Mulching the soil around your plant can also help to retain moisture and regulate soil temperature. Apply a layer of mulch about 2-3 inches deep around the base of the plant, being careful not to cover the stems or leaves. This will help to keep the soil moist and cool during hot summer months.
Winter Care and Preparation
Black-Eyed Susan plants can survive the winter with minimal protection, but there are a few things you can do to help your plants weather the cold months. Cover the plant with a layer of mulch or straw to help it avoid frost heaving, which can damage the roots and stem.
You can also cut the plant back to about 4 inches above ground level to avoid breakage or damage from heavy snow and ice.
With a little bit of care and attention, your Black-Eyed Susan will reward you with beautiful blooms year after year. Enjoy the bright and cheerful addition to your garden!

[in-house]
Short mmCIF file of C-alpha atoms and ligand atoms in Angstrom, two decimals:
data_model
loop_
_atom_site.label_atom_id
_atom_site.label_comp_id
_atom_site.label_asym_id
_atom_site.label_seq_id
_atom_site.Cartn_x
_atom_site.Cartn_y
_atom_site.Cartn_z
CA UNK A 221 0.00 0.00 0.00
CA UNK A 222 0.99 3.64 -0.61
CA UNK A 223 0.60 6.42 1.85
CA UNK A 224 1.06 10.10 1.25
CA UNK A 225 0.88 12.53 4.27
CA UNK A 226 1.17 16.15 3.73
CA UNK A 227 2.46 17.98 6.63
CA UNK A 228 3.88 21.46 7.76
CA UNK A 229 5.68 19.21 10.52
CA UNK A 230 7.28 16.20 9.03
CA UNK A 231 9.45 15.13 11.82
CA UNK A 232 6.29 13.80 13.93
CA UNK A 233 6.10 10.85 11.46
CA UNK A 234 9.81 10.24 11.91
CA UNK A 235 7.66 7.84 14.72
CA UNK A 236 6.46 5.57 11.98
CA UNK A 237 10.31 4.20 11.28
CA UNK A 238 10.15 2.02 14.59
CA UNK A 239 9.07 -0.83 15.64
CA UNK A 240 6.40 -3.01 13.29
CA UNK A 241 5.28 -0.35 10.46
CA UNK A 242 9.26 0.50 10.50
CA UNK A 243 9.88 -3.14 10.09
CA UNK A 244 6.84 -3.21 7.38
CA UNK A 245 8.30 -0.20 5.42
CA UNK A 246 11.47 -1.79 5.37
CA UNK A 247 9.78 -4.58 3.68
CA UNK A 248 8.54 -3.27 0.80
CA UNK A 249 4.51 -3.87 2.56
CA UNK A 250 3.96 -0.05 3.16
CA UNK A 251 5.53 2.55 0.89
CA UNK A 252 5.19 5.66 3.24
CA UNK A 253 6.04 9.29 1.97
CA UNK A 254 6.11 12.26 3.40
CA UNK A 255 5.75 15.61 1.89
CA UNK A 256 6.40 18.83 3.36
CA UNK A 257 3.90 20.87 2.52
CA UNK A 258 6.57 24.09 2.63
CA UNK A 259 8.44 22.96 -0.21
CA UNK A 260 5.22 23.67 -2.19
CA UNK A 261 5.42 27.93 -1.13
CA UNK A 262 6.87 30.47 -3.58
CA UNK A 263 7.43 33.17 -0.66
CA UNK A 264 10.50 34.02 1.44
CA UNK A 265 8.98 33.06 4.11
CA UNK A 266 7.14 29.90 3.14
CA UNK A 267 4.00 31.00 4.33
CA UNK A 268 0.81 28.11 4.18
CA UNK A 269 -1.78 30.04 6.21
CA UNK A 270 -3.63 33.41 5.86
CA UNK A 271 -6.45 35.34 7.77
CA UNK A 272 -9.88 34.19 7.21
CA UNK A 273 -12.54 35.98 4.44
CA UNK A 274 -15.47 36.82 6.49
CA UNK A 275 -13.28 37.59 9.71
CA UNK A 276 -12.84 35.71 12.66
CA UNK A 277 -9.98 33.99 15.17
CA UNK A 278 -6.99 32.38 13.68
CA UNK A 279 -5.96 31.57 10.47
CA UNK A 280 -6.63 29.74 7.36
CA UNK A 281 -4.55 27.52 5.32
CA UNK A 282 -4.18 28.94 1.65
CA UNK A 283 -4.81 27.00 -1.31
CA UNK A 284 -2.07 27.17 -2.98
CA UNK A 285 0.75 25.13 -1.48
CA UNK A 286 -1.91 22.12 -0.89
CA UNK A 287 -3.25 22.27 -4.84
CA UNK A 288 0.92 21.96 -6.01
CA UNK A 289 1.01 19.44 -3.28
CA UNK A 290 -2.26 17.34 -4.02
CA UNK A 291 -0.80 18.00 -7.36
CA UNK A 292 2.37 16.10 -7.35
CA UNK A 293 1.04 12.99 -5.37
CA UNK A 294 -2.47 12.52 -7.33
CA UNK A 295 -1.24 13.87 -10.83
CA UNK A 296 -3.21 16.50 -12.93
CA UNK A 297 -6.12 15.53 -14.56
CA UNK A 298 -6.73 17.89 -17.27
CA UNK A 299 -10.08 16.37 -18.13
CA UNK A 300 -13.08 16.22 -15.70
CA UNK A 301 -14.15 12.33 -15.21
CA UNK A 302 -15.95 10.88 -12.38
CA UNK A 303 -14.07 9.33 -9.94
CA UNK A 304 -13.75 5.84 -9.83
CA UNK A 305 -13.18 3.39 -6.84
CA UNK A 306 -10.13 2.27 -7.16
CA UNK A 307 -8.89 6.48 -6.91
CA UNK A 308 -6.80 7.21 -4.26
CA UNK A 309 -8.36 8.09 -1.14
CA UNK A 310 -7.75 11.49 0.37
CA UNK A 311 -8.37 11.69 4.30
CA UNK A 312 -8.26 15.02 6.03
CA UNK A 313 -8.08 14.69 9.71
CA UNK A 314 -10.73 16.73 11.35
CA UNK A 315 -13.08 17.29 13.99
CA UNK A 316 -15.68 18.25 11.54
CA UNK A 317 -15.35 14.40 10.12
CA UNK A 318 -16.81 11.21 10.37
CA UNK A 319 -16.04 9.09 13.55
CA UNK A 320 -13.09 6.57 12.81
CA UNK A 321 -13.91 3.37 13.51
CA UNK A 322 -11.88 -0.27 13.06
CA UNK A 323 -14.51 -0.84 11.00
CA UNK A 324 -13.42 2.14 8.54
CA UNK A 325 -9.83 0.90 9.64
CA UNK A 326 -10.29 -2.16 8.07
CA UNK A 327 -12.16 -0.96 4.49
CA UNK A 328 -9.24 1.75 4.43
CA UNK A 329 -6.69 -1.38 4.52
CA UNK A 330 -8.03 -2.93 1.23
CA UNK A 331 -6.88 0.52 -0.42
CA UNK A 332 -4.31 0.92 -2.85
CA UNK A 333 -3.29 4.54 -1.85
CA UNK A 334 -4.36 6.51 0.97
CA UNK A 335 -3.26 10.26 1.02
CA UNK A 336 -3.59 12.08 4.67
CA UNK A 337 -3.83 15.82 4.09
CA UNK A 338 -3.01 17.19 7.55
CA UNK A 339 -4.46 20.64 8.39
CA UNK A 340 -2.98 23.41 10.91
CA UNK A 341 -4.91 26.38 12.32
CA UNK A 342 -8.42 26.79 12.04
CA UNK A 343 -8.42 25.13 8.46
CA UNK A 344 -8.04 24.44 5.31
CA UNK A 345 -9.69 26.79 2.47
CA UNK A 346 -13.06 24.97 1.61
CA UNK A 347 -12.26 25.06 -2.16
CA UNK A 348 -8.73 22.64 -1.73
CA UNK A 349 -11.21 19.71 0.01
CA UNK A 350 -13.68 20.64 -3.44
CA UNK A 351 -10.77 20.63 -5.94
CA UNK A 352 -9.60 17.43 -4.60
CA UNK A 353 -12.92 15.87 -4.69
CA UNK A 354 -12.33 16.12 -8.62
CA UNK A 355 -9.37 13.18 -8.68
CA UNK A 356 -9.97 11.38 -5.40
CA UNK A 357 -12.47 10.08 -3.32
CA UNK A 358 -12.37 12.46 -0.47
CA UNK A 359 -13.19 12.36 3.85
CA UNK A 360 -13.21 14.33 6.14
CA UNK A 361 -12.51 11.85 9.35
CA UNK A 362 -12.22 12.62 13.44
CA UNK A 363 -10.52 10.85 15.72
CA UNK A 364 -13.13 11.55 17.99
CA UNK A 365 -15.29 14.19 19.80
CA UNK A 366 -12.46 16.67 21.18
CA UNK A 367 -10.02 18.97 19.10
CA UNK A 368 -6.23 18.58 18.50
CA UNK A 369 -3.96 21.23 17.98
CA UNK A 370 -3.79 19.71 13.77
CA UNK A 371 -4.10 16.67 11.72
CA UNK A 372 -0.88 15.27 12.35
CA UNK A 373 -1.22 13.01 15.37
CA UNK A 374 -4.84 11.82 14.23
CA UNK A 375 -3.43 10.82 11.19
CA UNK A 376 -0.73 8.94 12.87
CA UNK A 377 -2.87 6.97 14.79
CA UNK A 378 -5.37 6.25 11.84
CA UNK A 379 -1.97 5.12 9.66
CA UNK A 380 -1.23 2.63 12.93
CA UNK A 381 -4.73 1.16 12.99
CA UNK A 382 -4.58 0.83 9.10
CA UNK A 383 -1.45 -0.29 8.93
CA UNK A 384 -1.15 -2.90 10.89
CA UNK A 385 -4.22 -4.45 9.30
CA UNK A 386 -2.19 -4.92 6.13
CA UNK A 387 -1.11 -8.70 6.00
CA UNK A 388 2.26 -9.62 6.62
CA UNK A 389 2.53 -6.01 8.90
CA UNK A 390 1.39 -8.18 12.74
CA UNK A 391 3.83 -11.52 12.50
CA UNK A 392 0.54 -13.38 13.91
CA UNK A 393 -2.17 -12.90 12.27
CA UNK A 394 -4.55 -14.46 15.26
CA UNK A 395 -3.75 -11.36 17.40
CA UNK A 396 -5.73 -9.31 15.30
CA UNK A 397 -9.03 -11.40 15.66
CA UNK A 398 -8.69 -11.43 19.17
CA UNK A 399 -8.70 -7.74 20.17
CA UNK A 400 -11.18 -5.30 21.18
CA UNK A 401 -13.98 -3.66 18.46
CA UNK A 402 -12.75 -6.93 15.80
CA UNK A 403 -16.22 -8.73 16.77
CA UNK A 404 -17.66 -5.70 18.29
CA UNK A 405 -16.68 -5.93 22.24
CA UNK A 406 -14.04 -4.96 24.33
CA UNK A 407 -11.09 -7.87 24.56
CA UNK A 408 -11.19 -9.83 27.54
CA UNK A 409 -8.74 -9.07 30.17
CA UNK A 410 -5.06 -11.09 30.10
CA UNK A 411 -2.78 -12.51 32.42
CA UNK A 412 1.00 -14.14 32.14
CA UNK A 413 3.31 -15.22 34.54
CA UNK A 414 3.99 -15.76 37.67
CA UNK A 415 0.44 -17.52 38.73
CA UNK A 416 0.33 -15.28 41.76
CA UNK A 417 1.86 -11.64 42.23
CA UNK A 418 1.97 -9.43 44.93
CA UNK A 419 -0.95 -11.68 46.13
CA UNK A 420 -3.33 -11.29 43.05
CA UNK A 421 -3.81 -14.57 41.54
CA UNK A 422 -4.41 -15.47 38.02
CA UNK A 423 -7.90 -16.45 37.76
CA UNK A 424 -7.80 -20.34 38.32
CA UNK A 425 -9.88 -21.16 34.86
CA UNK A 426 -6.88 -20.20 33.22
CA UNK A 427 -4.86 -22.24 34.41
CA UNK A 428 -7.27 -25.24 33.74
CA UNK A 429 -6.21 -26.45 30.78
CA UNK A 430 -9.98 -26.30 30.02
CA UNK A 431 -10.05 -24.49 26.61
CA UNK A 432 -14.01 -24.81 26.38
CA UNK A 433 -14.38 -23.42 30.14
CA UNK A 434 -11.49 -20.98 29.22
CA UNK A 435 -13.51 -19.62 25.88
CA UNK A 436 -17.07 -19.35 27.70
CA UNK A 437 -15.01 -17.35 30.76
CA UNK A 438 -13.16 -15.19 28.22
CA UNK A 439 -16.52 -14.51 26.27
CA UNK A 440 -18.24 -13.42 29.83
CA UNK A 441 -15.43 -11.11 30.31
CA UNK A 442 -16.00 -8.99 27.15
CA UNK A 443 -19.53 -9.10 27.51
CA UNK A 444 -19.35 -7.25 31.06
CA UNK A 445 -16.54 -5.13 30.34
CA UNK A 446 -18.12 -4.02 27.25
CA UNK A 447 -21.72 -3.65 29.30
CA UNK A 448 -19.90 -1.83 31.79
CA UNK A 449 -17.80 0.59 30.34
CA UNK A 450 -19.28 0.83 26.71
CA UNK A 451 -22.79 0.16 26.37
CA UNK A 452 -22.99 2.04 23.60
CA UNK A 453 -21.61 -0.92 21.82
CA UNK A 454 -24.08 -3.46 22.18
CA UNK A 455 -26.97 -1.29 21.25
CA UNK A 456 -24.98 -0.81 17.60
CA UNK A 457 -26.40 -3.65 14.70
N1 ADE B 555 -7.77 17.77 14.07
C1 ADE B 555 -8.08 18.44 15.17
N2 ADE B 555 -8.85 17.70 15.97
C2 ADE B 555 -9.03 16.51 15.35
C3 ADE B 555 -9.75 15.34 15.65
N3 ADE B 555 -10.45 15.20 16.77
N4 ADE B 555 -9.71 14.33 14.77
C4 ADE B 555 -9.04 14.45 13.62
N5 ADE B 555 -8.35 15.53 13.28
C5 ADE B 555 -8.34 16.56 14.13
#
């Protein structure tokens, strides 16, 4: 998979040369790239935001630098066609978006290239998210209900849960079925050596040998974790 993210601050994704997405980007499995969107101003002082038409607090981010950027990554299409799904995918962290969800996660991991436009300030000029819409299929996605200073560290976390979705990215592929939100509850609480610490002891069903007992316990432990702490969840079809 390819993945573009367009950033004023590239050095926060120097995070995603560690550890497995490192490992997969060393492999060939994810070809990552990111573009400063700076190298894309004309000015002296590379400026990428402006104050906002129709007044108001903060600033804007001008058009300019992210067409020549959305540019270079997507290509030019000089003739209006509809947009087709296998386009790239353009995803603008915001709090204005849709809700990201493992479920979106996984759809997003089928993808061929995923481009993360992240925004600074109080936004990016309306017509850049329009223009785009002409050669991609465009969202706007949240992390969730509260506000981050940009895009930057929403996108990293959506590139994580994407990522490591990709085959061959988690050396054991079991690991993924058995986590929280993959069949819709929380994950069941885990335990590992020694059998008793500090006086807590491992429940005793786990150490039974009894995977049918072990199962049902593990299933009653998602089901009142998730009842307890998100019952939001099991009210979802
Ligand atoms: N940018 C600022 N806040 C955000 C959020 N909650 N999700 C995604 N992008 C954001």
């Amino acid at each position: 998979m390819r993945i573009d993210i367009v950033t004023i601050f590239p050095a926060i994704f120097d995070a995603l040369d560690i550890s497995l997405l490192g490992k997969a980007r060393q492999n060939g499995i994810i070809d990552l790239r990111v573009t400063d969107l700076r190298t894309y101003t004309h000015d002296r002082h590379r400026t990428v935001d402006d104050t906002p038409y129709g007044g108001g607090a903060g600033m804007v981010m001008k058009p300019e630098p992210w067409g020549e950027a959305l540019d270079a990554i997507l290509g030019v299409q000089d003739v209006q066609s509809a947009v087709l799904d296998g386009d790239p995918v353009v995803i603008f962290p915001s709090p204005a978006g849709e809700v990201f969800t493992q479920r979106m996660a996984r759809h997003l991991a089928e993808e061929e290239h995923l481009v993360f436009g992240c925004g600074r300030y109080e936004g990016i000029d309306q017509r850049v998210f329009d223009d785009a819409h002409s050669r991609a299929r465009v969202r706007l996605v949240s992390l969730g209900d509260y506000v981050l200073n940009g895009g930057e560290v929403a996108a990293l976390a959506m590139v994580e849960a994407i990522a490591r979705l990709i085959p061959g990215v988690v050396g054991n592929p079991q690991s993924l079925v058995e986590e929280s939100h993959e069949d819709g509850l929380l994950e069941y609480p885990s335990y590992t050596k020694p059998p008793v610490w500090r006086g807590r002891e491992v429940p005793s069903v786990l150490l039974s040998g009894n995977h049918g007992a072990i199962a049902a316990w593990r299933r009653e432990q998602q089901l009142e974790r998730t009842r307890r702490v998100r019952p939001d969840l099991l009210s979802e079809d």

Propagating Black-Eyed Susan
If you want to expand your Black-Eyed Susan collection, you can propagate the Goldsturm variety through seed collection, division, or root cuttings.
This variety is one of the most popular varieties of Black-Eyed Susan plants. Its bright, golden-yellow petals and dark, almost black center cones make it a standout in any garden.
Collecting and Storing Seeds
When the flower heads of your Black-Eyed Susan plants start to dry out and turn brown, you can collect the seeds by cutting off the heads and removing the seeds from the center cones. Black-Eyed Susan seeds are a favorite of many bird species, including finches and sparrows.